Mortgage rates dip below 4 percent. Time to refinance?
The average rate for a 30-year fixed mortgage dipped below 4 percent this week. As recently as January, the average was 4.53 percent.
A sudden plunge in mortgage rates this week raised an urgent question for millions of Americans:
Should I refinance my mortgage?
Across the country, homeowners and would-be homeowners eager for a bargain rate fired off inquiries to lenders.
The opportunity emerged from the tumult that seized financial markets and sent stock prices and bond yields tumbling. Rates on long-term mortgages tend to track the 10-year Treasury yield, which fell below 2 percent for the first time since May 2013.
Accordingly, the average rate for a 30-year fixed mortgage, mortgage giant Freddie Mac reported, dipped below 4 percent to 3.97 percent — a tantalizing figure. As recently as January, the average was 4.53 percent.
Ultra-low rates do carry risks as well as opportunities. Charges and fees can shortchange refinancers who are focused only on the potential savings. And falling rates are often associated with the broader risk of an economic slowdown that could eventually reduce the income that some people have to pay their mortgages.
Yet the tempting possibility of locking in a sub-4 percent rate has a way of motivating people.
"It gets people excited," said Michelle Meyer, an economist at Bank of America. "It gets mortgage bankers excited. It gets prospective buyers excited."
The drop in rates could finally give homeowners like Issi and Amy Romem of Mountain View, California, the chance to refinance.
Amy Romem bought the condo at the peak of the housing boom for $400,000, using an adjustable-rate loan with an initial 5.875 percent rate that would reset after 10 years. The reset would amount to an extra $400 a month on the condo, which the couple now rents, Issi Romem said.
"Seeing rates go down even more is something I wasn't expecting," he said. "It reminds me that I need to do this now, before interest rates do go up."
Before this week, many bankers, lenders and borrowers had assumed that home loan rates would soon start rising closer to a two-decade average of 6 percent. That was based on expectations that the Federal Reserve would start raising its key short-term rate next year — a move that would likely lead to higher mortgage rates, too.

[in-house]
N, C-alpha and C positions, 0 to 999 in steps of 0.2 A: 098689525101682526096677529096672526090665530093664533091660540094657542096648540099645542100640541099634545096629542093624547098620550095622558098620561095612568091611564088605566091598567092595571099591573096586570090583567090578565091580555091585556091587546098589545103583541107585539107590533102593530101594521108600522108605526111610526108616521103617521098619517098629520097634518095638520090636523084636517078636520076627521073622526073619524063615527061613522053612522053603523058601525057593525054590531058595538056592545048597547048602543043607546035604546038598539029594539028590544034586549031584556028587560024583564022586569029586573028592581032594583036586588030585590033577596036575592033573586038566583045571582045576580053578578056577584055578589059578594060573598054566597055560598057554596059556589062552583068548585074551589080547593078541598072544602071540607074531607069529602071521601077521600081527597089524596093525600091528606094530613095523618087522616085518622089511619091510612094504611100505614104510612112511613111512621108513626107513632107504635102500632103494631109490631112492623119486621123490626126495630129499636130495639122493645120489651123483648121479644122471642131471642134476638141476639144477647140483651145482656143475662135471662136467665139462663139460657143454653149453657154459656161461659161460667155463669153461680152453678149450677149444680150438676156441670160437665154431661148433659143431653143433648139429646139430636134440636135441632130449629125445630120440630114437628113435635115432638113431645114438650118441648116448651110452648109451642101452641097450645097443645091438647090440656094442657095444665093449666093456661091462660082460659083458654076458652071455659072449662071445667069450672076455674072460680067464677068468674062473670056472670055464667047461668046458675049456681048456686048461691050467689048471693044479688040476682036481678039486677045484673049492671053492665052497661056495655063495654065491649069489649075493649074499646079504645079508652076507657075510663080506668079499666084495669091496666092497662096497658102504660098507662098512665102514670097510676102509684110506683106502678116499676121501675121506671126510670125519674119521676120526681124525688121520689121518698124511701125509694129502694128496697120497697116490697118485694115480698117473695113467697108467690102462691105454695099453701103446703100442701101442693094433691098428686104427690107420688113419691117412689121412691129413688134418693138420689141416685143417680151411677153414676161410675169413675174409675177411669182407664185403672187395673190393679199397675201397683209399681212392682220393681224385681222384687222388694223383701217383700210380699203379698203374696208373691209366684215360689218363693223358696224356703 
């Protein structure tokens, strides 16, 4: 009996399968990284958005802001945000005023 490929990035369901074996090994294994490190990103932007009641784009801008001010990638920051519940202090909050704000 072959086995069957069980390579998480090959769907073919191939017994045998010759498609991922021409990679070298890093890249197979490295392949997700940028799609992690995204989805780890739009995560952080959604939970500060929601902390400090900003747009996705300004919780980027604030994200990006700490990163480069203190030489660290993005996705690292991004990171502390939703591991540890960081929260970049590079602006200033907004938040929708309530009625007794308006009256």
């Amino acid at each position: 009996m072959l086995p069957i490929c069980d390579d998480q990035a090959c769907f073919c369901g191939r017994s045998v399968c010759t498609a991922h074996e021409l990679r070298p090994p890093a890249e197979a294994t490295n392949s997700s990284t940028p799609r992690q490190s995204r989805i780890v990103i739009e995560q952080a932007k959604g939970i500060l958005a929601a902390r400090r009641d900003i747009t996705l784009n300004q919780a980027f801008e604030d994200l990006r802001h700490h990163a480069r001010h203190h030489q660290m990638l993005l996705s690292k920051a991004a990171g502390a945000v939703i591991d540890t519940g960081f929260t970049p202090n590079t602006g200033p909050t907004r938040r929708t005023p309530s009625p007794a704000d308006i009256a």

But that assumption fell suddenly into doubt as stocks plunged on Monday and Wednesday amid fears about global economic weaknesses, the spread of Ebola and the threat of the Islamic State militia group in the Middle East.
Seeking safety, investors poured money into U.S. Treasurys. Higher demand drives up prices for those government bonds and causes their yields to drop.
The yield on the 10-year note traded as low as 1.91 percent Wednesday before ending the day at 2.14 percent. A stock market rally on Friday helped lift the yield to 2.20 percent. That suggested that the moment to refinance might be fleeting.
"It's likely to be the last time we see these rates for a generation, if ever again," said Jonathan Smoke, chief economist at Realtor.com.
Even a slight drop in mortgage rates can translate into significant savings over the long run. For a median-priced home worth $221,000, a 0.5 percentage point decline in a mortgage rate would produce savings of $50 a month, according to a Bank of America analysis.
Still, it takes time for the savings to offset the costs of refinancing.
"There's no free lunch in this," noted Gary Kalman, executive vice president at the Center for Responsible Lending.
Lenders typically charge fees for paperwork on the loan and to pay for a home appraisal and title insurance, among other costs.
"You want to make sure the interest rate you're getting is dropping enough that it more than offsets whatever fees you may be paying," Kalman said.
Refinancing from a 5.5 percent rate — which some borrowers still have — to 4 percent would save $180 a month on a $200,000 mortgage. But the fees — averaging around $2,500 — mean it would take about 14 months to break even.
Research done this year by economists at the University of Chicago and Brigham Young University found that 20 percent of eligible households failed to refinance when rates first made doing so profitable in late 2010. They essentially cost themselves $11,500 in potential savings.
Those who missed those late rates last year now have a second chance.
"When you get these little boomlets like we see now, most of that is what drives refinancing activity," said Bob Walters, chief economist at Quicken Loans.
While applications for refinancing have been rising this week at Quicken, Walters added, it's unlikely that many would-be home buyers will be able to benefit. It can take buyers months to mobilize, because they need to first find a suitable house in the right neighborhood. That makes it hard for them to immediately snap into action when rates drop, though it might coax them into looking.
"It's a bonus if rates are lower," Walters said, "but it doesn't dictate the decision."
Boak reported from Washington, Veiga from Los Angeles.
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